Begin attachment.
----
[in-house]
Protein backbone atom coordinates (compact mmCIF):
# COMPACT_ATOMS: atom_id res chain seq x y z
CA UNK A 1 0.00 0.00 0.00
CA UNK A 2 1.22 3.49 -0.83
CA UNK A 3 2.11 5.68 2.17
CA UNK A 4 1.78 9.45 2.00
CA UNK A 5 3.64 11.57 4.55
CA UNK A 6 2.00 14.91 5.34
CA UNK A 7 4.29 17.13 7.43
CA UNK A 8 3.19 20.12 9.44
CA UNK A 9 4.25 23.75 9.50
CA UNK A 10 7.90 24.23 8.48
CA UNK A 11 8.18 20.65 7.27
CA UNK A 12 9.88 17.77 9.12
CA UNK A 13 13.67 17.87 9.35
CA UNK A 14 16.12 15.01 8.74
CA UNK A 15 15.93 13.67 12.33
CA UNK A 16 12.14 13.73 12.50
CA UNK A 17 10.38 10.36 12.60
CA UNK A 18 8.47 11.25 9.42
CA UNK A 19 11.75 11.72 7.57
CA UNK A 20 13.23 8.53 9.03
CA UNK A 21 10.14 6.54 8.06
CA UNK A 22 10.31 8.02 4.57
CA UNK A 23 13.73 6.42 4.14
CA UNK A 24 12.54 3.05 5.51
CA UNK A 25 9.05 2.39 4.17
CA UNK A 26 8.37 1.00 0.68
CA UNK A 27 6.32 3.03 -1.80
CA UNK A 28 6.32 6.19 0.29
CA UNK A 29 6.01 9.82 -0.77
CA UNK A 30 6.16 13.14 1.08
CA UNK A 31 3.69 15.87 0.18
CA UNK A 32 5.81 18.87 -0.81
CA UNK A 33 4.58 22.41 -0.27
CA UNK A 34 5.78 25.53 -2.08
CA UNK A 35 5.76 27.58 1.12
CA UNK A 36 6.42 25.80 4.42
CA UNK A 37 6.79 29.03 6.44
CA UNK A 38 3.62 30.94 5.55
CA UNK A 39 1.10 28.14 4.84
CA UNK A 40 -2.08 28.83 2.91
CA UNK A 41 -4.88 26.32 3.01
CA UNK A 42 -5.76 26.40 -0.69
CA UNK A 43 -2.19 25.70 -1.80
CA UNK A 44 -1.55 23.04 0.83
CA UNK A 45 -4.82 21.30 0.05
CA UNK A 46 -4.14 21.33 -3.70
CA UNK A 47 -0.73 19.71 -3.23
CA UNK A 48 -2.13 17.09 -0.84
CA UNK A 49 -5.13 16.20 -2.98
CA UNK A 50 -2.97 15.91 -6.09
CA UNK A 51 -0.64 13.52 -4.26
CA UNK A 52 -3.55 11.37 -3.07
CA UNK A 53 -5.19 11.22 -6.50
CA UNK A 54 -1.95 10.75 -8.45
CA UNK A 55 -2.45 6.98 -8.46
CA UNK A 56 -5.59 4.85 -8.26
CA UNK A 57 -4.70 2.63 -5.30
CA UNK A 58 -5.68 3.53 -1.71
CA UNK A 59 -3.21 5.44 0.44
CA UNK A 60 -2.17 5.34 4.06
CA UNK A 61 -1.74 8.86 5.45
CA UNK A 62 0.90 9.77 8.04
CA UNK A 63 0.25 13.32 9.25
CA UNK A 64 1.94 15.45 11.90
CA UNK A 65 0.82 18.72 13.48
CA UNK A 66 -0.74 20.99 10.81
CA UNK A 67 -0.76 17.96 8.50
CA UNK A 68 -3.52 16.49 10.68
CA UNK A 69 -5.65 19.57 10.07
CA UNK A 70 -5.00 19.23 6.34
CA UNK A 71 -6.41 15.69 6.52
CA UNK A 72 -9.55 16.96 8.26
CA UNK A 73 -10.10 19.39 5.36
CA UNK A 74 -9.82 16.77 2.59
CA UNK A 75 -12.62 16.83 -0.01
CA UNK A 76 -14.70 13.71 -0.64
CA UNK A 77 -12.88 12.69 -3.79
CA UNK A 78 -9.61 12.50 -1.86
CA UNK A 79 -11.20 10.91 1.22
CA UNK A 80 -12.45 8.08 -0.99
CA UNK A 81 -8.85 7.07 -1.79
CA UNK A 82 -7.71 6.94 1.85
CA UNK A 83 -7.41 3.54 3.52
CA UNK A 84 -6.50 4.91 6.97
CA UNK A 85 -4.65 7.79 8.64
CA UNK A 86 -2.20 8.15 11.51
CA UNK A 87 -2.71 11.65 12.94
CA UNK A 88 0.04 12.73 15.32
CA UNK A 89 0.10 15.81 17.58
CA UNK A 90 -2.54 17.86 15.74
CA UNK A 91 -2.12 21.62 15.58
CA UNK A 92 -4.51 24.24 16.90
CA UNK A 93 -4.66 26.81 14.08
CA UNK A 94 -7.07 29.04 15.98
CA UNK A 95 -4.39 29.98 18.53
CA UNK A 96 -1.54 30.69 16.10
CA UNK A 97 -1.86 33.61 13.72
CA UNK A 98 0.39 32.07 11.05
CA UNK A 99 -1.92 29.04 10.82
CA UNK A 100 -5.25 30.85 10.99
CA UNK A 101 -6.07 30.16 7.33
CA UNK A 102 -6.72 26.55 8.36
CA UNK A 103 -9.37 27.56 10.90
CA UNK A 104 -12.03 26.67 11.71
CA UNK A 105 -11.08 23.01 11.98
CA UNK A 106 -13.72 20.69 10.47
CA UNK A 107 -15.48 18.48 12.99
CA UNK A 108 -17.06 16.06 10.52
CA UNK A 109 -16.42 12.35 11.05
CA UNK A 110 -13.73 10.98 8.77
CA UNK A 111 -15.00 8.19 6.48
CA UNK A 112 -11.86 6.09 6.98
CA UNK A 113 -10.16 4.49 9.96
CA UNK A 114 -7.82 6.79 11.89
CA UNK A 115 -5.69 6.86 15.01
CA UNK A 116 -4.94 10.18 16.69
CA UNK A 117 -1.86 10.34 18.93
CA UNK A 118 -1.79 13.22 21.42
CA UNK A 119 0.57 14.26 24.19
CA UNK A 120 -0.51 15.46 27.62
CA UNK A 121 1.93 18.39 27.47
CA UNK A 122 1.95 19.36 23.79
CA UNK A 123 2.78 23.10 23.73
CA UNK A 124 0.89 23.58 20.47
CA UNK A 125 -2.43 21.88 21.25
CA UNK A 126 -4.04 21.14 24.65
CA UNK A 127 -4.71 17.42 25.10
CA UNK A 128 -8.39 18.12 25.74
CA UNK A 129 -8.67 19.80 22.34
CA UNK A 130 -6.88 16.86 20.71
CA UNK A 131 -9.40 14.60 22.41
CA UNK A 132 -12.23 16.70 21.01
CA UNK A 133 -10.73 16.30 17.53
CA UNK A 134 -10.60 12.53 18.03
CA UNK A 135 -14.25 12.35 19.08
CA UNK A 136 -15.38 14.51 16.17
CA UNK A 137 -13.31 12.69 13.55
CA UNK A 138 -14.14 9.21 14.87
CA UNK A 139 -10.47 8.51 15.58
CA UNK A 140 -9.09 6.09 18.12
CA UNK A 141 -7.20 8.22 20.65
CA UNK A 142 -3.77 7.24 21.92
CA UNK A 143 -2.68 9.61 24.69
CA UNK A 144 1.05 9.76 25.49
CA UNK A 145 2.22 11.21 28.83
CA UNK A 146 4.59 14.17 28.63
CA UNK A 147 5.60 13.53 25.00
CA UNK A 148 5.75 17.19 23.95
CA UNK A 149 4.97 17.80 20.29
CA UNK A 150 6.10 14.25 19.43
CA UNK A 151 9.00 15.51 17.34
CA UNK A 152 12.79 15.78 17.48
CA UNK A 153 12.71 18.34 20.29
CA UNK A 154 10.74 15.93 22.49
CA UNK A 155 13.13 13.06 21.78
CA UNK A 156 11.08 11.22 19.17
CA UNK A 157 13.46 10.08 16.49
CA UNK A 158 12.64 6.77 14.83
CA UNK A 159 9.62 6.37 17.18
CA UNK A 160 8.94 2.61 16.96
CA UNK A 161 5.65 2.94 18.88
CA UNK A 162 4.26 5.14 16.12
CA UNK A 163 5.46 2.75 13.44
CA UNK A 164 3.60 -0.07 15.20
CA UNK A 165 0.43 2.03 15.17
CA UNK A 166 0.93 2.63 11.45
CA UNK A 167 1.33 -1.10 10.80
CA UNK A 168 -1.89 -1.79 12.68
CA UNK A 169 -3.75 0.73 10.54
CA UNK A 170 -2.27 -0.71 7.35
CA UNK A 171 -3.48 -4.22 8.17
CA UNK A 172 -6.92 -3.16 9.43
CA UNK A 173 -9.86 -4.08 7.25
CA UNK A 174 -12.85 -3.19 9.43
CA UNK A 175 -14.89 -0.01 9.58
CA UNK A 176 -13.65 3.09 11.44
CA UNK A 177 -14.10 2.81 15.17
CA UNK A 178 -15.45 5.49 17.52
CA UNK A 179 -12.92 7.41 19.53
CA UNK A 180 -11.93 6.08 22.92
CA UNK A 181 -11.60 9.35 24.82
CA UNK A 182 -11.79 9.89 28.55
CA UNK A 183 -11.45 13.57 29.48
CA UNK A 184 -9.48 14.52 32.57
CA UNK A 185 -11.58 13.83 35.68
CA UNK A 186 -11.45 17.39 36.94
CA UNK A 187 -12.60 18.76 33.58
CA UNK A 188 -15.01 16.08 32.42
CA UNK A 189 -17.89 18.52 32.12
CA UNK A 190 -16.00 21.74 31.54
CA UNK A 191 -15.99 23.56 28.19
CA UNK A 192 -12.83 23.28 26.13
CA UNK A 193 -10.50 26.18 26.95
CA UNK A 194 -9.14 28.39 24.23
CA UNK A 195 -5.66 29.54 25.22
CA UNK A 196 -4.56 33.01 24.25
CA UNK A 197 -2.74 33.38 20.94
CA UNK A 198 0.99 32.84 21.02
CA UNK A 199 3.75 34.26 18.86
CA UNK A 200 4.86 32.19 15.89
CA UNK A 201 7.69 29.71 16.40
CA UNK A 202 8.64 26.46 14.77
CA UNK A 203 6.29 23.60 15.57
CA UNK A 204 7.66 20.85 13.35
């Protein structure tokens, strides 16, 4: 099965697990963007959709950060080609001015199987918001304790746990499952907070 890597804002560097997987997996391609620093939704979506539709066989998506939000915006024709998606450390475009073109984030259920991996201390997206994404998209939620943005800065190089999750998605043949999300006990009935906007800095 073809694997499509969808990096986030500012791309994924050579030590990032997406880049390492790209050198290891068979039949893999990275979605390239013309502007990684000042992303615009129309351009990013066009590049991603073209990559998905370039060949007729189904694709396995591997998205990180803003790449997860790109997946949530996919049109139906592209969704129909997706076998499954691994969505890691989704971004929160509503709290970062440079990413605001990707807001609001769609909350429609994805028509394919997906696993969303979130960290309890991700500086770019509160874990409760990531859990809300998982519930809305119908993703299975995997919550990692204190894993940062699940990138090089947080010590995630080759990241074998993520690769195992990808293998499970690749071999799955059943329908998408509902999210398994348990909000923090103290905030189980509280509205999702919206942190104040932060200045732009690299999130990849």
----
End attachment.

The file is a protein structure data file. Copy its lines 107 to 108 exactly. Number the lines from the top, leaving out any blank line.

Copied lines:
CA UNK A 104 -12.03 26.67 11.71
CA UNK A 105 -11.08 23.01 11.98